Chapter 4 focuses on the giving and receiving of promises and speech acts. Reading The Franklin’s Tale and The Manciple’s Tale from Chaucer’s Canterbury Tales, it asks what kind of obligations and responses are engaged by promising and other performatives, and how gender and genre make a difference to the effects of these linguistic acts. In The Franklin’s Tale, a potential sex triangle is resolved happily through the protagonists’ generosities of body, word and coin. The Manciple’s Tale, by contrast, has a darker narrative patterning whose reciprocal gestures are destructive, and whose final warnings are of the dangers of giving and telling. Both tales represent the spoken or written word as an unpredictable object, whose meanings and return value may be initiated but not finally contained by its speaker or author.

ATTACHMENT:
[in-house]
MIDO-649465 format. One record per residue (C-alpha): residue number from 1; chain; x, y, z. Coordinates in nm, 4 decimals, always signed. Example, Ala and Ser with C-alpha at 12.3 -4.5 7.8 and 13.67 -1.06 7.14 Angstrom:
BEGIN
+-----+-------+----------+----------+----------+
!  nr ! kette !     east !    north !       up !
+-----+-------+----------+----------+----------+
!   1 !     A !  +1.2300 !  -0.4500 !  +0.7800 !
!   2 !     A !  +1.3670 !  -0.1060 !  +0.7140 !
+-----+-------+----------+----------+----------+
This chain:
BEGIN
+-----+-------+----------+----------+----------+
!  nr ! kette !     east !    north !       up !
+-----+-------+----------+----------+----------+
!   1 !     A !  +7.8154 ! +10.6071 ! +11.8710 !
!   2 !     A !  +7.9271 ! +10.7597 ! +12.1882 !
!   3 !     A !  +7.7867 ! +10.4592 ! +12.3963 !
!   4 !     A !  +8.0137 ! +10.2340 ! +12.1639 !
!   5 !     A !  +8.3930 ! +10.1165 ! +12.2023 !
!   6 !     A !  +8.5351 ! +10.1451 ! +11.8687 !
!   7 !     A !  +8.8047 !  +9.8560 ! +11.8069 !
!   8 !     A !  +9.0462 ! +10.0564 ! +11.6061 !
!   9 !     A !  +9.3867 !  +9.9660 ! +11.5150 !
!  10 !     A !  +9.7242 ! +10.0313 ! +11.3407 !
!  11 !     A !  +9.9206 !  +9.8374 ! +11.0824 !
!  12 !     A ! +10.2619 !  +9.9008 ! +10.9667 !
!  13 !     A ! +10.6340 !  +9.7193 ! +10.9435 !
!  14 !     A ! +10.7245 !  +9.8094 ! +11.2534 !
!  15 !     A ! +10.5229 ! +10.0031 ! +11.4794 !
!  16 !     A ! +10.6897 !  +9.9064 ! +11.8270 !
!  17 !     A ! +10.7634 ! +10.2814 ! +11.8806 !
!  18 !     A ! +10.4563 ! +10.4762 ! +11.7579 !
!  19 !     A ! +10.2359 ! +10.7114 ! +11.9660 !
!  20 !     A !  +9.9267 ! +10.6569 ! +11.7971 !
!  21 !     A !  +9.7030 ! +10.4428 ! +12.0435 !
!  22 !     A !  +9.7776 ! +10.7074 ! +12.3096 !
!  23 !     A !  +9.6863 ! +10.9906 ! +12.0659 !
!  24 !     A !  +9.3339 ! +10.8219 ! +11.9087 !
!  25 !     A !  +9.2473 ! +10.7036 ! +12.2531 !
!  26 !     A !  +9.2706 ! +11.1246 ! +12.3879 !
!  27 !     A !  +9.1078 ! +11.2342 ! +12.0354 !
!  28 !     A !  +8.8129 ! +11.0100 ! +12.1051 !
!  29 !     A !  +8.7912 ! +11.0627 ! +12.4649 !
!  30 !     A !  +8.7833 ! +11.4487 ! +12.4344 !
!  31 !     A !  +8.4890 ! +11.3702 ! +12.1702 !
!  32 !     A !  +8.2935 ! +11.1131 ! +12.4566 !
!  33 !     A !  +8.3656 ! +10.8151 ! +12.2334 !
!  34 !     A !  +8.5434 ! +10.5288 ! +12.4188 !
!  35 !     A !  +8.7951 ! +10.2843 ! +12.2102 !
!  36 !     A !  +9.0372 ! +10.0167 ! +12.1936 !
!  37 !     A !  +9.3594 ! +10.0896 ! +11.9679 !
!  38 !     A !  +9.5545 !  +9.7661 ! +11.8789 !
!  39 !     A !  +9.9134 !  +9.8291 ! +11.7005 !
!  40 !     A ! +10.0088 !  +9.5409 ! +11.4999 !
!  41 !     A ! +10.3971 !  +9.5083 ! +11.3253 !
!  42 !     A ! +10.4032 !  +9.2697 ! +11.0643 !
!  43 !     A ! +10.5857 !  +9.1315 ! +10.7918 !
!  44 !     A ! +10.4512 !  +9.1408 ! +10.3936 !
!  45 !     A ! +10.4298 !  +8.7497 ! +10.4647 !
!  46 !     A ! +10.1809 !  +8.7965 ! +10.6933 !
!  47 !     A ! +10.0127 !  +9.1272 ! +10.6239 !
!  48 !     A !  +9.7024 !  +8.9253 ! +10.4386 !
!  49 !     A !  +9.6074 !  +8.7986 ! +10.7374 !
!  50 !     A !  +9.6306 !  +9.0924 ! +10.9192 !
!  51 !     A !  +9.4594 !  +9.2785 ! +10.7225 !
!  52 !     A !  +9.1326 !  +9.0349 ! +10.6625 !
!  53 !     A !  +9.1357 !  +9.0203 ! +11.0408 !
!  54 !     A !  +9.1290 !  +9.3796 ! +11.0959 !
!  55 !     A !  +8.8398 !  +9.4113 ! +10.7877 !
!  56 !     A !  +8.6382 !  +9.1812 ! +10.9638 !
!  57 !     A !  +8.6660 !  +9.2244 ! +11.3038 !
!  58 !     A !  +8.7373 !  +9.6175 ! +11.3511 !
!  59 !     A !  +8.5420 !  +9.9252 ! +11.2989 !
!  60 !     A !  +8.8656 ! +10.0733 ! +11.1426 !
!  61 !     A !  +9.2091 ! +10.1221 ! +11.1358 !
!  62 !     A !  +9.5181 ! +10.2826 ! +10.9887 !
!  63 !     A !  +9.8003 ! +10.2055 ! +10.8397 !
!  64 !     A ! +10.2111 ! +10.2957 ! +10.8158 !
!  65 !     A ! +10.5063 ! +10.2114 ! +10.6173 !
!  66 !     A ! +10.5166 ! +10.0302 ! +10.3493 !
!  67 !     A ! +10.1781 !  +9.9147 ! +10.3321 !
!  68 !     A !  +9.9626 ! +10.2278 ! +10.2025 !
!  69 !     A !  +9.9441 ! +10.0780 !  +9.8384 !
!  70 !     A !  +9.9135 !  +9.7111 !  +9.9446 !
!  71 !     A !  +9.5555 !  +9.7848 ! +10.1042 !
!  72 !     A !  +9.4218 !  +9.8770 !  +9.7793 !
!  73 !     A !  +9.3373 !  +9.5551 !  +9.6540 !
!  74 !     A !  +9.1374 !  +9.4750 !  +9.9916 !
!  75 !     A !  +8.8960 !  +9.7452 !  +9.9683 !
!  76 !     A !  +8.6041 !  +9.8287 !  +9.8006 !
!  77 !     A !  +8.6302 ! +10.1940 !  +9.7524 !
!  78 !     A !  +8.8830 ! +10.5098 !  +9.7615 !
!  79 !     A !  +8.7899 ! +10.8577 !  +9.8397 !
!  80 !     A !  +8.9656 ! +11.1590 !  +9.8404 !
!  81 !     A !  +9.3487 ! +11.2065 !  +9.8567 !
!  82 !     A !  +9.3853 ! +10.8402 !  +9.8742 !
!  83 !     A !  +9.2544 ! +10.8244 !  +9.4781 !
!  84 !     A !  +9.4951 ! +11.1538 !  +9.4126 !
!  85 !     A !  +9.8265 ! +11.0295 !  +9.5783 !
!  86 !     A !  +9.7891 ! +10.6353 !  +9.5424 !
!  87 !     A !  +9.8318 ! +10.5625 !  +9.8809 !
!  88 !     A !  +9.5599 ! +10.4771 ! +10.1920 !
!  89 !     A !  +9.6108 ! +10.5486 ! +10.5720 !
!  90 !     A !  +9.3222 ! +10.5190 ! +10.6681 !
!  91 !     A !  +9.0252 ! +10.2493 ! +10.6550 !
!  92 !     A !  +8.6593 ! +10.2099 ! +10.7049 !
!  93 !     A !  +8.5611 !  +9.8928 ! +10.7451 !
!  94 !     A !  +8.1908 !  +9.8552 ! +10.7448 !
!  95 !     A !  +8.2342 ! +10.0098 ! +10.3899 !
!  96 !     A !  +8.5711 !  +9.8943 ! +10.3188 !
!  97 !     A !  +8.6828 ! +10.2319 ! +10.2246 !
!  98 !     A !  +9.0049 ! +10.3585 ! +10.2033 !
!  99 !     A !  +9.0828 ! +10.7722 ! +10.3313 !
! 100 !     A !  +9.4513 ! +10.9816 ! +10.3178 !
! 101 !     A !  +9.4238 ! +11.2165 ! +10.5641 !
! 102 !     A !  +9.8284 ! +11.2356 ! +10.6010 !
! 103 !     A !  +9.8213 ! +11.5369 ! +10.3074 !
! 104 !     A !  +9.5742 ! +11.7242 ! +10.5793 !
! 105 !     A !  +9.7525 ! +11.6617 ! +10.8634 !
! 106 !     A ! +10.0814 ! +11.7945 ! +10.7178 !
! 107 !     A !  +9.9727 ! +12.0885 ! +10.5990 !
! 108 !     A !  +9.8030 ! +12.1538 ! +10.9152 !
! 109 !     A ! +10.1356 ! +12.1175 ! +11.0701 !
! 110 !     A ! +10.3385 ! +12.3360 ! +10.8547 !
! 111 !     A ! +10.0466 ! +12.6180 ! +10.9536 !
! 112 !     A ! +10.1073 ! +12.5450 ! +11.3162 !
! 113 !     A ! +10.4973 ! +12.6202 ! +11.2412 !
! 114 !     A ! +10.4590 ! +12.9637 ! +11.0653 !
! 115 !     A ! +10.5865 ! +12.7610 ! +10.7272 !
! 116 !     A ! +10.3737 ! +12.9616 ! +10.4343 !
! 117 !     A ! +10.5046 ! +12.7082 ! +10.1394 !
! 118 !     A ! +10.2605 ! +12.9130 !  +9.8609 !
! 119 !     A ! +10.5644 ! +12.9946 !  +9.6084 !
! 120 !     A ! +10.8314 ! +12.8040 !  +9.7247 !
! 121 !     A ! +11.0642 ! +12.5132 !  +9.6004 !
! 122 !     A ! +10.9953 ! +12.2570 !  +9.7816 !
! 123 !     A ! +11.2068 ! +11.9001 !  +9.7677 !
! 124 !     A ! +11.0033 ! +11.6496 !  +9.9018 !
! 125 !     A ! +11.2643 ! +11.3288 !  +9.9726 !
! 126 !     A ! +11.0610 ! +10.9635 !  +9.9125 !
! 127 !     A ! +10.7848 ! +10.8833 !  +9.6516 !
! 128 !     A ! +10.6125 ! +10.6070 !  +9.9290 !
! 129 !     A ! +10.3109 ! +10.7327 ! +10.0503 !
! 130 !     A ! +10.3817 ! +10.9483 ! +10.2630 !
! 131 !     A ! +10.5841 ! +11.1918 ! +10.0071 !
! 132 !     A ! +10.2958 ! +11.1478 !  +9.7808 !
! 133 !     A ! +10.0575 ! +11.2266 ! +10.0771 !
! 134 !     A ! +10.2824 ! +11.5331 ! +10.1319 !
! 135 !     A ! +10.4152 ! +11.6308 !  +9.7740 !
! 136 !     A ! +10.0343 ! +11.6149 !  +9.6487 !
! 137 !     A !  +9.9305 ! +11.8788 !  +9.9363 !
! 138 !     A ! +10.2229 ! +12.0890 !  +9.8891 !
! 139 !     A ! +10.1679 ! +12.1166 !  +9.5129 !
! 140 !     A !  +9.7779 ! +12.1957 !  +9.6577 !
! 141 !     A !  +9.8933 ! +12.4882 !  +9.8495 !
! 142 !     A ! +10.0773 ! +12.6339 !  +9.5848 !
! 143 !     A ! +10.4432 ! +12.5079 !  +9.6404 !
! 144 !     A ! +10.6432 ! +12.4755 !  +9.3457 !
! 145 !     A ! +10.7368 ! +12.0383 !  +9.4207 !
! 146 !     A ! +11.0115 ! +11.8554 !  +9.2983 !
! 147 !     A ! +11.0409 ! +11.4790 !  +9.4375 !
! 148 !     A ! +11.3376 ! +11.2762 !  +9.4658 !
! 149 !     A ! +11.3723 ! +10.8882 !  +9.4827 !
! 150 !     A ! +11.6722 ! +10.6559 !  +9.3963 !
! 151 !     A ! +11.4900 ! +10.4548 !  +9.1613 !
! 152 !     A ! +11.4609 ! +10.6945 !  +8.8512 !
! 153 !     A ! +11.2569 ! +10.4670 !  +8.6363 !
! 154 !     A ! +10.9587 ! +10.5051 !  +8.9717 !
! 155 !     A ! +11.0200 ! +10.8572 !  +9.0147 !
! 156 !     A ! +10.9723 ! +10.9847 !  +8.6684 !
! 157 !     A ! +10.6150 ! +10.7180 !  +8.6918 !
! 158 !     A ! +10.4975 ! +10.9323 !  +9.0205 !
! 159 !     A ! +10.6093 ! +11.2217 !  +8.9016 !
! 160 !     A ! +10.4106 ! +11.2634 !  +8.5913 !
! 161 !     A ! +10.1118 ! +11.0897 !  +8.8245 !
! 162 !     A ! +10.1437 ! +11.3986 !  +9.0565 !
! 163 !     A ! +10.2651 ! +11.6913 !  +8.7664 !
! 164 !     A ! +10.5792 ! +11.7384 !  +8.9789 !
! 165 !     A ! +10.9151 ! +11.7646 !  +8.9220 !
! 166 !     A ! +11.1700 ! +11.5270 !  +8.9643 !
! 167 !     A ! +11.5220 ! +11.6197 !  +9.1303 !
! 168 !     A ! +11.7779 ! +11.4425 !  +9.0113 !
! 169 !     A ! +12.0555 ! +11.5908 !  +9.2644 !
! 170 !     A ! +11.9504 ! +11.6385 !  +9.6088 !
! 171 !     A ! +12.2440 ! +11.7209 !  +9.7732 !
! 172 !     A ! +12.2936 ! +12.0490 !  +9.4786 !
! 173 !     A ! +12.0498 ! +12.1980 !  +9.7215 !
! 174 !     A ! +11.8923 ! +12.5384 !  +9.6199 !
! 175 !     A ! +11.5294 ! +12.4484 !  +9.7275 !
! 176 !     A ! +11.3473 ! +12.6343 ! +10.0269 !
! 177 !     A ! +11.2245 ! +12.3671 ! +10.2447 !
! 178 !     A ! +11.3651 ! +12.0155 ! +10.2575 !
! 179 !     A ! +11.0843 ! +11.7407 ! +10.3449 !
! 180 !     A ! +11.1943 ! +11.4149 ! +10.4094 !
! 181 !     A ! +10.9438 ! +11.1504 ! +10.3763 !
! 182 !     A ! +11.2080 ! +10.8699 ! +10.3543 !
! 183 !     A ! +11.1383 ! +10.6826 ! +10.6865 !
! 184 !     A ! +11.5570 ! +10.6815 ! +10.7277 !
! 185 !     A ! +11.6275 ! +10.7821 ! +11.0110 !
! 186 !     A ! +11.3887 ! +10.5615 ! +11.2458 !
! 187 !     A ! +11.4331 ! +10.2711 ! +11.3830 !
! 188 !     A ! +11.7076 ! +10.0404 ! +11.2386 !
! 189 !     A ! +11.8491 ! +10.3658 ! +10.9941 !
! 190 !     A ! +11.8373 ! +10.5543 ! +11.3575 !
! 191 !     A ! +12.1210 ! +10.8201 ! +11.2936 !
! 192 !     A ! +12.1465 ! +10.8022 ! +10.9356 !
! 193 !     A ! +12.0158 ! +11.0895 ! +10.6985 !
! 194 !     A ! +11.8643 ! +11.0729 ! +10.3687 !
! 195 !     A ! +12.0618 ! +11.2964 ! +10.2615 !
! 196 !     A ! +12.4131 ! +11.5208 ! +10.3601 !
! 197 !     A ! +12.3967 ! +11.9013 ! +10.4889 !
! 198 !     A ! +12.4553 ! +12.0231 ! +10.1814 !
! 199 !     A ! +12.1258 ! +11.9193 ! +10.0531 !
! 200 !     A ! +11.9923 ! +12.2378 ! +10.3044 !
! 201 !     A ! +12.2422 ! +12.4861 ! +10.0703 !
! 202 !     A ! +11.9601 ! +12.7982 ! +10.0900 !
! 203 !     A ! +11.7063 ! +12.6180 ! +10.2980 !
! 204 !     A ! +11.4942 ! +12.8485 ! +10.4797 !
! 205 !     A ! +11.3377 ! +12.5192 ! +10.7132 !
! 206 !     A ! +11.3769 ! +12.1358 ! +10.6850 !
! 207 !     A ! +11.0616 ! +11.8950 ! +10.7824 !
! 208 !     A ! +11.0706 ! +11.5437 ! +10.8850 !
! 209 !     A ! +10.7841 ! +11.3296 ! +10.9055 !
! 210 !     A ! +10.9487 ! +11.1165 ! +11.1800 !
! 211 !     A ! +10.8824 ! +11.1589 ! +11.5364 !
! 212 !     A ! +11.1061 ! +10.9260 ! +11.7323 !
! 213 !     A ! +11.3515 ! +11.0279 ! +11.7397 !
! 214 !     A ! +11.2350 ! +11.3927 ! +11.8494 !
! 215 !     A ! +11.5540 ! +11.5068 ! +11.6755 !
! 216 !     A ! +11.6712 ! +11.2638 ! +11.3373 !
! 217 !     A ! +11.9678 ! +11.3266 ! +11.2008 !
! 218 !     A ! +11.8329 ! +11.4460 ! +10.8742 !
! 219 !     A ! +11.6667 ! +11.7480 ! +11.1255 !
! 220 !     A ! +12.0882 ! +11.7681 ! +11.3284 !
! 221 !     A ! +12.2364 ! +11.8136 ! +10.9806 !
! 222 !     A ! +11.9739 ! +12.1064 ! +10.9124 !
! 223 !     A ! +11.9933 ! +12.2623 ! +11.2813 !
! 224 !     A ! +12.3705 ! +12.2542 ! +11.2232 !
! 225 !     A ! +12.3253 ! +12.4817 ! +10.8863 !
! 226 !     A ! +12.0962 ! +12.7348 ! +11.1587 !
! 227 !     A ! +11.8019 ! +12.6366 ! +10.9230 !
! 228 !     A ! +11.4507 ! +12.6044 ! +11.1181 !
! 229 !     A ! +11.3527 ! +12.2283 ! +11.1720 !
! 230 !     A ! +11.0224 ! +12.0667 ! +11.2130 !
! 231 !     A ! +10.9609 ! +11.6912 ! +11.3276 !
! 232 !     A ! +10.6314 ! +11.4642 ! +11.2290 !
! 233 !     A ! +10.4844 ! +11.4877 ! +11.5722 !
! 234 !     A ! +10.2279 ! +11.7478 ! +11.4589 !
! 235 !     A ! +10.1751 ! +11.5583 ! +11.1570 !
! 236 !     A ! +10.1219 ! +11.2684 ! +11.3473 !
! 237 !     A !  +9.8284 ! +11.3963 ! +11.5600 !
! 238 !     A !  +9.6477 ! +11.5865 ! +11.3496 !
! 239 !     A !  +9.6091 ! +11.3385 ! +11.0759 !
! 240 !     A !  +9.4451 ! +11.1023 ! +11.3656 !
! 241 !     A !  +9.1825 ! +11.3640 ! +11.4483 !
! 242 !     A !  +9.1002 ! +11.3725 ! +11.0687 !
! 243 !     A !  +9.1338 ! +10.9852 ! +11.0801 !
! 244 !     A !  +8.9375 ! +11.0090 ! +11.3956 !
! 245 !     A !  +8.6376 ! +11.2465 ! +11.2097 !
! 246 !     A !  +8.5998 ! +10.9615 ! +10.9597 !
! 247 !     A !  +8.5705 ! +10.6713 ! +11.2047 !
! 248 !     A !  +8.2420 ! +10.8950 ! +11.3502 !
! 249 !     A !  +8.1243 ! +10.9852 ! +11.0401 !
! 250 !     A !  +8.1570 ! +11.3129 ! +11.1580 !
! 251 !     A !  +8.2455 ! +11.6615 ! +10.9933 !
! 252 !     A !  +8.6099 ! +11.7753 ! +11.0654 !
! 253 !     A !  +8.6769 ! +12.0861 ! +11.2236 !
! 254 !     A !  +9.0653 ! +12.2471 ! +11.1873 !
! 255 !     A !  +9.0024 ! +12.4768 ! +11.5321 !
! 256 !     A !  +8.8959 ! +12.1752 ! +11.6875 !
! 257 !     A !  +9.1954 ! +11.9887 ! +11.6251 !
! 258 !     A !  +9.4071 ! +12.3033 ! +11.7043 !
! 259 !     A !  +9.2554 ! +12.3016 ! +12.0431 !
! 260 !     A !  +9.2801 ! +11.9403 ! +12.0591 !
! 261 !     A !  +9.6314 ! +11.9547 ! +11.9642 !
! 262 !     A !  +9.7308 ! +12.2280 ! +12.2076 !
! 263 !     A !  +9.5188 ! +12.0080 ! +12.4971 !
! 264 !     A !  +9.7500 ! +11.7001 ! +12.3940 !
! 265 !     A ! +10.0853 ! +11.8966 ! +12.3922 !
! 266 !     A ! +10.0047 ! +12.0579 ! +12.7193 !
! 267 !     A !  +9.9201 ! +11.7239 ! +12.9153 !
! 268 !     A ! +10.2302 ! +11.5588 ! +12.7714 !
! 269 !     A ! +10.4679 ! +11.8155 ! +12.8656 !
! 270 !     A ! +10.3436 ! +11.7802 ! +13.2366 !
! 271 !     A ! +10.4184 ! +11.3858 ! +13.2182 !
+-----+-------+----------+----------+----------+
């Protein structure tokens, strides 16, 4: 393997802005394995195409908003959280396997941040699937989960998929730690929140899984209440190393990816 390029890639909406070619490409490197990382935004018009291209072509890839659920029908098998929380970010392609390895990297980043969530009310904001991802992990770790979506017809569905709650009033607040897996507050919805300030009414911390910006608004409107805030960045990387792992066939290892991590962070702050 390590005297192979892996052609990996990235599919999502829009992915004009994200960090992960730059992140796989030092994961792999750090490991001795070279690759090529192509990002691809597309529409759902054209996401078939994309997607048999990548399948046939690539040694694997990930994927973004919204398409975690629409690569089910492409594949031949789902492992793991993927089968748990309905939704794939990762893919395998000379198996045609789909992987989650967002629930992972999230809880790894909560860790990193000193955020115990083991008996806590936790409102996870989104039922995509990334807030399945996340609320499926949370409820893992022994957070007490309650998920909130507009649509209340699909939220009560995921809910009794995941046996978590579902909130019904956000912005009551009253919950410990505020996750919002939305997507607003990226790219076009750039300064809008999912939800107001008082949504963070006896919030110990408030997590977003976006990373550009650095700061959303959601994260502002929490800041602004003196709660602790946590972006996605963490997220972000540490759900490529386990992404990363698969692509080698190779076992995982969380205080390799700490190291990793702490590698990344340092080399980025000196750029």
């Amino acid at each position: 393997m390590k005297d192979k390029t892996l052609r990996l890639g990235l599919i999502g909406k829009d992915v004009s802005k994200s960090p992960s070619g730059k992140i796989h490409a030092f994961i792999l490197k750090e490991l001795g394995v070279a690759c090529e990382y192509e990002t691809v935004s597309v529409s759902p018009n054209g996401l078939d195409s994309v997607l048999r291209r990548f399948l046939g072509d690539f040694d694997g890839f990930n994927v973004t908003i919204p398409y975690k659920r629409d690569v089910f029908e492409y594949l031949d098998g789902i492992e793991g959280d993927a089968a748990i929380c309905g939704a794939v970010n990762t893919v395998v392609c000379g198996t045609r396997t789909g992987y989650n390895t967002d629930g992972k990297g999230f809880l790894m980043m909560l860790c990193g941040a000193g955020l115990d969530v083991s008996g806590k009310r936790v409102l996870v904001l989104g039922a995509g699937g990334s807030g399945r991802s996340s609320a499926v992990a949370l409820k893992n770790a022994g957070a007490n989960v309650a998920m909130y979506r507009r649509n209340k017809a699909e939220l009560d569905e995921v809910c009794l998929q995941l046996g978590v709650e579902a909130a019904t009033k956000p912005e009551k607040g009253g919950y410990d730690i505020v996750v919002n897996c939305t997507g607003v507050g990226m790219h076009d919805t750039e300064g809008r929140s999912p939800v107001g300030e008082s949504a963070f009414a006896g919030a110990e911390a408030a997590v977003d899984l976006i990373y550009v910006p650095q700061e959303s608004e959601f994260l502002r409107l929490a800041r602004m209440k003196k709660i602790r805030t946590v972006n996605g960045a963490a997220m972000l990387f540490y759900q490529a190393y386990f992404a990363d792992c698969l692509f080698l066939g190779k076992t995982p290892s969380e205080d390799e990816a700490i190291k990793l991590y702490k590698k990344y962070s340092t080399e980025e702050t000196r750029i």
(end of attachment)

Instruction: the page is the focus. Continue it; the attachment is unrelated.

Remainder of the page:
The gift of narrative in medieval England places medieval narratives – especially romances – in dialogue with theories and practices of gift and exchange. It argues that the dynamics of the gift are powerfully at work in these texts: through exchanges of objects and people; repeated patterns of love, loyalty and revenge; promises made or broken; and the complex effects that time works on such objects, exchanges and promises. The book ranges widely, from the twelfth-century Romance of Horn and English versions of the Horn story to the romances of the Auchinleck Manuscript, and from Sir Gawain and the Green Knight to Geoffrey Chaucer and John Lydgate. In reading these texts alongside some of the debates about giving and receiving that radiate from Anthropology and critical theory, Nicholas Perkins asks a number of questions: What role does the circulation of things play in creating narratives? Do romance protagonists themselves act as exchanged objects, and what difference does gender make to how they navigate networks of obligation and agency? Is storytelling a form of gift-giving? Do linguistic exchanges such as promises operate like gifts? How do medieval stories place obligations on the audiences who listen to them or, perhaps, receive a manuscript copy as a precious gift? Bringing together literary studies, Anthropology and material practice in an invigorating way, this book encourages close attention to the dynamics and pleasures of the gift in narrative.